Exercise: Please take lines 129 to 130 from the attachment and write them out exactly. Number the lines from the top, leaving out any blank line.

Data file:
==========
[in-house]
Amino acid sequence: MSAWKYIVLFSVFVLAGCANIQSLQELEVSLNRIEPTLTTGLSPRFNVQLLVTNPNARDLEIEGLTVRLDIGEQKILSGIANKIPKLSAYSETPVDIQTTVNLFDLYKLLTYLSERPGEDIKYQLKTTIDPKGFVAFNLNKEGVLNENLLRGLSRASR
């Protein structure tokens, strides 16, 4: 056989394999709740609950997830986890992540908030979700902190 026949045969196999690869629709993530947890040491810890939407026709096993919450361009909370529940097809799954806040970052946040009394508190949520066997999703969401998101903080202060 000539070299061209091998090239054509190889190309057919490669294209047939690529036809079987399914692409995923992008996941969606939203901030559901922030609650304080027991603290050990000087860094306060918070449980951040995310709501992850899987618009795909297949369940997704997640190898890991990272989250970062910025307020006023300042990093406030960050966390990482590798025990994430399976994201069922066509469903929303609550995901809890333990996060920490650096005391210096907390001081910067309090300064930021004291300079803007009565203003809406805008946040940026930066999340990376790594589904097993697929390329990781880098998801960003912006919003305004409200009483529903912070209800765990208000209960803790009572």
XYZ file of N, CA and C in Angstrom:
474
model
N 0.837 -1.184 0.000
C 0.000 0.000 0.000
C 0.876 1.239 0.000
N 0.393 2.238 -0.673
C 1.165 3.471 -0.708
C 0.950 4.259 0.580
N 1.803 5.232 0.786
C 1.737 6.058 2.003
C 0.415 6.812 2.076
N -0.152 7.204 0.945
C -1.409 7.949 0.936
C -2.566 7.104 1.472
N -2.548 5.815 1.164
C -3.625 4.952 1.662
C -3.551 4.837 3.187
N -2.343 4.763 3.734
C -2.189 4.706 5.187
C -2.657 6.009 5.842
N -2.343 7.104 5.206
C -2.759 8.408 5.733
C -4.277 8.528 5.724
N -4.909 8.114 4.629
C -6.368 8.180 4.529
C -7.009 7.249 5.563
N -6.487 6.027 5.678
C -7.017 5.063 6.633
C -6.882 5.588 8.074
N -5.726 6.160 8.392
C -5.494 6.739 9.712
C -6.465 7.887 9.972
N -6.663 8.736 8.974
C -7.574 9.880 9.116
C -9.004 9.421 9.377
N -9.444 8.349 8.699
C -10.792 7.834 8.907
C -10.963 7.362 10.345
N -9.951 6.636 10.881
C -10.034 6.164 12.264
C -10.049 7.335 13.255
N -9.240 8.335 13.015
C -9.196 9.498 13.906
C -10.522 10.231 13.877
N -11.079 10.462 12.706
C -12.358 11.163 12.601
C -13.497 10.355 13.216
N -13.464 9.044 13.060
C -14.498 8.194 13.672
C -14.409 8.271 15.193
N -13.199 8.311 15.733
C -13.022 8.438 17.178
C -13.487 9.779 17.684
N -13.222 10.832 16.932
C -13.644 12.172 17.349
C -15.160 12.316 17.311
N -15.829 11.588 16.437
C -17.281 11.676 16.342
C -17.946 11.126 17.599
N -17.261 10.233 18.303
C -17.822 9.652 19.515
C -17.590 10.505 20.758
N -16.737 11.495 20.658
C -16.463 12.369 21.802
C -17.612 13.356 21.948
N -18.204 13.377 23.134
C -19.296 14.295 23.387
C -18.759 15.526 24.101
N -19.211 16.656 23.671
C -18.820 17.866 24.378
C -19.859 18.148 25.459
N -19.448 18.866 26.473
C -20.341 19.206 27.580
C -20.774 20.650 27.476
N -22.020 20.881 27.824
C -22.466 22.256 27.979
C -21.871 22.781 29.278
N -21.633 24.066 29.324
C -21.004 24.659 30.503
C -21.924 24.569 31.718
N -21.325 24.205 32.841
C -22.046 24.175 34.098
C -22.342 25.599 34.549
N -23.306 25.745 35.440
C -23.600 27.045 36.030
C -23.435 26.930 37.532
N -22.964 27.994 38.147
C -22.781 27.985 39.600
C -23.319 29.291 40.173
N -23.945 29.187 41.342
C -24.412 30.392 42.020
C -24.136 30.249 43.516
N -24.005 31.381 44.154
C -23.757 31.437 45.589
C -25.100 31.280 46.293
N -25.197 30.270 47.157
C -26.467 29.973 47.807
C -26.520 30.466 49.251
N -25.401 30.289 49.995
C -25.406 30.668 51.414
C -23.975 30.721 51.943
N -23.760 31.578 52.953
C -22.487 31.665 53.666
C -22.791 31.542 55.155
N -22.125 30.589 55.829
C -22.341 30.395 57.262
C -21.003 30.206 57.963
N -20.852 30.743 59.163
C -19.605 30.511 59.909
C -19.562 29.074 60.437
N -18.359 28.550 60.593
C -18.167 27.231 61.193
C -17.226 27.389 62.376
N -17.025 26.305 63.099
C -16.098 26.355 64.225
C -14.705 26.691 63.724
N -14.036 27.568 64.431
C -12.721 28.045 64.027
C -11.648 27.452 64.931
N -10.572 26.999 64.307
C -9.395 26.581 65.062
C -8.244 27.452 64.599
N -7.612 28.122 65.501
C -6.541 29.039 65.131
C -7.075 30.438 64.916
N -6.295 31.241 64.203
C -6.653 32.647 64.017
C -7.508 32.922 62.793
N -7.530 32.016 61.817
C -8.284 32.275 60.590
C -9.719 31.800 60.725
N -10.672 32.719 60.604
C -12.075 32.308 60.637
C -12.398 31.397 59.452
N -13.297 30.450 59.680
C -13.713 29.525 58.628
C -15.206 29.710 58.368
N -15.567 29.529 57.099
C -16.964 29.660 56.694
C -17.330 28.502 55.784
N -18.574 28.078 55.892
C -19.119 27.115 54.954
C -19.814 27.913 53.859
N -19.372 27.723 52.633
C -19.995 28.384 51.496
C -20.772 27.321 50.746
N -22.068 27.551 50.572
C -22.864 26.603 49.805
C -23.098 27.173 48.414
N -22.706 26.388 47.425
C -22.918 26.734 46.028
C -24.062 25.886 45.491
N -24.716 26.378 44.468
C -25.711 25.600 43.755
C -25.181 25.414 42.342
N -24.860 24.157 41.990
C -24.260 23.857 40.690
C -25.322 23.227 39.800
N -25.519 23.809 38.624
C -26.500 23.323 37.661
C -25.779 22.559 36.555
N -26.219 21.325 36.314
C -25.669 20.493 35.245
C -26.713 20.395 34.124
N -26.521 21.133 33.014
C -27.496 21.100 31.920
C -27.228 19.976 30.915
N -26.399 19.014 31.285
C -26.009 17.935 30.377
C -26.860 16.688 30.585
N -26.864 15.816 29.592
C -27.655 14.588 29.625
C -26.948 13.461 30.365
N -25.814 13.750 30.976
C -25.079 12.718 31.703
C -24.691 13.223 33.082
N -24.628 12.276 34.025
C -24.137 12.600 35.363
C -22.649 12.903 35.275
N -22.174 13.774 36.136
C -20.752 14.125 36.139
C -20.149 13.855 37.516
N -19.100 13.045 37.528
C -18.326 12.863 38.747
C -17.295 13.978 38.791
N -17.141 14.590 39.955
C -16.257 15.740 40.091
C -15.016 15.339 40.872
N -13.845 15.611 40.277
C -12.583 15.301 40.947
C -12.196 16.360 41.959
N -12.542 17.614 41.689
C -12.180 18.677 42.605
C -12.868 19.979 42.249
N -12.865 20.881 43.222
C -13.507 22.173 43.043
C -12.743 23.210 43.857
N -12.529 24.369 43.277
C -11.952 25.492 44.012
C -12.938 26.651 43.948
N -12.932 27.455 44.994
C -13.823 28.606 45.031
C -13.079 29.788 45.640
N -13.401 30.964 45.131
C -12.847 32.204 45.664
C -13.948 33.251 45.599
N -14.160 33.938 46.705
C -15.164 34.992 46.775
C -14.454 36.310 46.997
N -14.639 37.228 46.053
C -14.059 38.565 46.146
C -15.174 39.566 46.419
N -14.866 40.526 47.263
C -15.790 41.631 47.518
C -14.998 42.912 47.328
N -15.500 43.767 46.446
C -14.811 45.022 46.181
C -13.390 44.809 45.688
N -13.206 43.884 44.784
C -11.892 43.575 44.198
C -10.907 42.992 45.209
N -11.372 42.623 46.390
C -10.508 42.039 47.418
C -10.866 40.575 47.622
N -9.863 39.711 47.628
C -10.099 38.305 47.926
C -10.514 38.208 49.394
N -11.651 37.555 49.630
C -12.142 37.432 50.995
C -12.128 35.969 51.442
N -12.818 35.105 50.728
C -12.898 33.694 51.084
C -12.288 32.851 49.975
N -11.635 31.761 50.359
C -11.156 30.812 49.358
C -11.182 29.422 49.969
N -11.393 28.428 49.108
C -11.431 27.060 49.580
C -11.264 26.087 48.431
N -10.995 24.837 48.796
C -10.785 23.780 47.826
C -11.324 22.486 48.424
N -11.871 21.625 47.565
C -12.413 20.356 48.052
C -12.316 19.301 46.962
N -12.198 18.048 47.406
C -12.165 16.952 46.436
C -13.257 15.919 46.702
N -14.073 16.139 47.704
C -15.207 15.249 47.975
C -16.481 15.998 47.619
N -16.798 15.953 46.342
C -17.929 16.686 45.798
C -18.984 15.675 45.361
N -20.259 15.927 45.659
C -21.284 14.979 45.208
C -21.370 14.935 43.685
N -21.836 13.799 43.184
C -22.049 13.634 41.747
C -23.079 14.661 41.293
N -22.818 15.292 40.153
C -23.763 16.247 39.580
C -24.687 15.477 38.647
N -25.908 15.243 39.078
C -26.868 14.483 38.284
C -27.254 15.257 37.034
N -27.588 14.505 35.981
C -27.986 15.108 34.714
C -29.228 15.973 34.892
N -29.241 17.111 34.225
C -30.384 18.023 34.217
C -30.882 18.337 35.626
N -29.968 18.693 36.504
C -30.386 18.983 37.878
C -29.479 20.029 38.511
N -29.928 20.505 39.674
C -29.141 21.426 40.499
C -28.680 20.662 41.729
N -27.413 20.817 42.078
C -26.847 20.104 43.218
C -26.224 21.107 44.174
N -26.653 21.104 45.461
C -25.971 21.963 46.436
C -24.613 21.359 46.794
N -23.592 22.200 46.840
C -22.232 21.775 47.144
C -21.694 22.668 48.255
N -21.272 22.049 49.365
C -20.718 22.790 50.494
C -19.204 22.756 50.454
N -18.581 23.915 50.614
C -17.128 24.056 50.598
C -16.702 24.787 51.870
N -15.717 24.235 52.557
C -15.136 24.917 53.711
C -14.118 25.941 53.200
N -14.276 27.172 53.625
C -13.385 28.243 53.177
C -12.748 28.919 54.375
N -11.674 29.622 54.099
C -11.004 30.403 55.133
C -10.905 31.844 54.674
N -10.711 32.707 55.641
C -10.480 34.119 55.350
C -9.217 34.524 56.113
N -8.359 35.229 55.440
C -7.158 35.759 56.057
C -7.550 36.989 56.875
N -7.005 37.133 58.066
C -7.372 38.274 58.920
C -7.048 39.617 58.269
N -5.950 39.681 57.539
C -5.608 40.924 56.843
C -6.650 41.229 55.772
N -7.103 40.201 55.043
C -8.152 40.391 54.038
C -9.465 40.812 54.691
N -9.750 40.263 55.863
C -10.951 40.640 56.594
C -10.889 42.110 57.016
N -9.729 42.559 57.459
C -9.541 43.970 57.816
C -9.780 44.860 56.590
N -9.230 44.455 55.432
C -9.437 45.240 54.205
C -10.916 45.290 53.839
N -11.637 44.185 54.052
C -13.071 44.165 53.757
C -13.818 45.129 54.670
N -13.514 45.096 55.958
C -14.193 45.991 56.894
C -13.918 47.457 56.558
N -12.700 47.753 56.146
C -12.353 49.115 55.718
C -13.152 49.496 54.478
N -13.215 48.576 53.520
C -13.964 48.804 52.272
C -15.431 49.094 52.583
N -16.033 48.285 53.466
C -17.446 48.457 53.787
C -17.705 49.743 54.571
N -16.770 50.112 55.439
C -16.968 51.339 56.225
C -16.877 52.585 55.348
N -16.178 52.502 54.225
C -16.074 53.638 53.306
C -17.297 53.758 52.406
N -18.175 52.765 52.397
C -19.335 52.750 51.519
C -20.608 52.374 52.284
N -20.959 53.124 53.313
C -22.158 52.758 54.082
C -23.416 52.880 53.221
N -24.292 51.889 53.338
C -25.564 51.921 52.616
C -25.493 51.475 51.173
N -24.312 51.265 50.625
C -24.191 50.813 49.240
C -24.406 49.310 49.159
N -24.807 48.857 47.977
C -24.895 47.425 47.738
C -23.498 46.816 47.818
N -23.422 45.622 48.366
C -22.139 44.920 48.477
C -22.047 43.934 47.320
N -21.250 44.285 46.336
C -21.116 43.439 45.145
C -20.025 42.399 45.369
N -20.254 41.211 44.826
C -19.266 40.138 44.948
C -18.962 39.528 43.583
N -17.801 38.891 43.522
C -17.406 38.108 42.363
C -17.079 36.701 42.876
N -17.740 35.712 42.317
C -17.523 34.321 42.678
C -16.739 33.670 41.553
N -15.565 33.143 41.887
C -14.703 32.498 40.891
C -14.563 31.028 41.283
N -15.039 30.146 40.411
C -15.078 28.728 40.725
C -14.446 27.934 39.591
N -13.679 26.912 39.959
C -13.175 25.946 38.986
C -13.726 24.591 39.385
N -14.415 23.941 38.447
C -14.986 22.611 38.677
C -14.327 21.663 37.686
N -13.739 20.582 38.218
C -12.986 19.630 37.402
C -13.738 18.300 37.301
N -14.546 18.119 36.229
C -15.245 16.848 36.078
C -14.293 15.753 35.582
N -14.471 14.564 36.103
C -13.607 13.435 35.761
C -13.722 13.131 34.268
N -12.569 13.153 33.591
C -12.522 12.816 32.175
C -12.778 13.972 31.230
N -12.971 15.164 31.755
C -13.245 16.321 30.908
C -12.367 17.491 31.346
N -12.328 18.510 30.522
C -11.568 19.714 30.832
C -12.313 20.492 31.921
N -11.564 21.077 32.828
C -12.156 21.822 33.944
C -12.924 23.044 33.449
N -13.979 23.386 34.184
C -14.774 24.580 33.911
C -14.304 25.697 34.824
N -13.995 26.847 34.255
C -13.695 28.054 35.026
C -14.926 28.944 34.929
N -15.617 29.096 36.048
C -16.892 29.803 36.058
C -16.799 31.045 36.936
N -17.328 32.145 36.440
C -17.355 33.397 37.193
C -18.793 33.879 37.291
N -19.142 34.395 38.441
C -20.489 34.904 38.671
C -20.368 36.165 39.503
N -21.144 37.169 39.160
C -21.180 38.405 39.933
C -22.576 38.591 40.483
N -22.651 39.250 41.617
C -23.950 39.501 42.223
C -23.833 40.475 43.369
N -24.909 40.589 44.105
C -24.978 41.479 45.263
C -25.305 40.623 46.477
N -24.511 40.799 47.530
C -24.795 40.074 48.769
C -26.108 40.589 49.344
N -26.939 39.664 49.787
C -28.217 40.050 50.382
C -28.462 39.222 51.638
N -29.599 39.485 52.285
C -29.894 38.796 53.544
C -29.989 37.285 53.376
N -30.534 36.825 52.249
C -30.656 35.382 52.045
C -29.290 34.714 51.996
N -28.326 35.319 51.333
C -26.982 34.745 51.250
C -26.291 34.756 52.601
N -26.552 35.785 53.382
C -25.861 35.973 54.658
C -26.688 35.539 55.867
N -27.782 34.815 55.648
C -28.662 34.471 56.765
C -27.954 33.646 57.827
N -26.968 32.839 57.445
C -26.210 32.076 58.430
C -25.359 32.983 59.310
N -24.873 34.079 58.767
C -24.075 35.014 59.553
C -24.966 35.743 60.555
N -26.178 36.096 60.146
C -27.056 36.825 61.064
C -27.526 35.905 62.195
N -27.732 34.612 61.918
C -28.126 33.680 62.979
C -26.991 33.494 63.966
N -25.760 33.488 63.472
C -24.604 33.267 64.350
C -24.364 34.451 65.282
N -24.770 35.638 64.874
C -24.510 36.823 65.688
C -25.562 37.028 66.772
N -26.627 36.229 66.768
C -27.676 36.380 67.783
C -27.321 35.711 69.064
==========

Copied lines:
C -7.075 30.438 64.916
N -6.295 31.241 64.203